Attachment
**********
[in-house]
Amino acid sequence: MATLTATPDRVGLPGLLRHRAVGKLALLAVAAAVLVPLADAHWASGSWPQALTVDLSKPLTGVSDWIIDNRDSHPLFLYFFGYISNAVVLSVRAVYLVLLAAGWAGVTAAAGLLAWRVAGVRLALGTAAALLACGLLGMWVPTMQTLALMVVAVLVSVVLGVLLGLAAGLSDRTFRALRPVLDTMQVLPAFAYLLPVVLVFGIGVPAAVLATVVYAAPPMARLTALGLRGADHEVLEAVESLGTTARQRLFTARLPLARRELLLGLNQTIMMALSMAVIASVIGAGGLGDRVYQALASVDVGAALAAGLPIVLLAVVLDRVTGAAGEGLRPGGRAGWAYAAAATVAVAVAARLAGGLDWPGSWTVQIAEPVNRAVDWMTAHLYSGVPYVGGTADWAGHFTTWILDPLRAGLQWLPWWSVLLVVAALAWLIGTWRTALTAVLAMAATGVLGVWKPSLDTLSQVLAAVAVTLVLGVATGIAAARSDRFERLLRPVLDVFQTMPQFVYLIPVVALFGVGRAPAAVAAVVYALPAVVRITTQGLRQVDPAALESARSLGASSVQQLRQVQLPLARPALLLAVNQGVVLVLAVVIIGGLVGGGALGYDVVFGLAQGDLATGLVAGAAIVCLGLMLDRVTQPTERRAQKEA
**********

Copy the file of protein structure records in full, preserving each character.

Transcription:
[in-house]
Amino acid sequence: MATLTATPDRVGLPGLLRHRAVGKLALLAVAAAVLVPLADAHWASGSWPQALTVDLSKPLTGVSDWIIDNRDSHPLFLYFFGYISNAVVLSVRAVYLVLLAAGWAGVTAAAGLLAWRVAGVRLALGTAAALLACGLLGMWVPTMQTLALMVVAVLVSVVLGVLLGLAAGLSDRTFRALRPVLDTMQVLPAFAYLLPVVLVFGIGVPAAVLATVVYAAPPMARLTALGLRGADHEVLEAVESLGTTARQRLFTARLPLARRELLLGLNQTIMMALSMAVIASVIGAGGLGDRVYQALASVDVGAALAAGLPIVLLAVVLDRVTGAAGEGLRPGGRAGWAYAAAATVAVAVAARLAGGLDWPGSWTVQIAEPVNRAVDWMTAHLYSGVPYVGGTADWAGHFTTWILDPLRAGLQWLPWWSVLLVVAALAWLIGTWRTALTAVLAMAATGVLGVWKPSLDTLSQVLAAVAVTLVLGVATGIAAARSDRFERLLRPVLDVFQTMPQFVYLIPVVALFGVGRAPAAVAAVVYALPAVVRITTQGLRQVDPAALESARSLGASSVQQLRQVQLPLARPALLLAVNQGVVLVLAVVIIGGLVGGGALGYDVVFGLAQGDLATGLVAGAAIVCLGLMLDRVTQPTERRAQKEA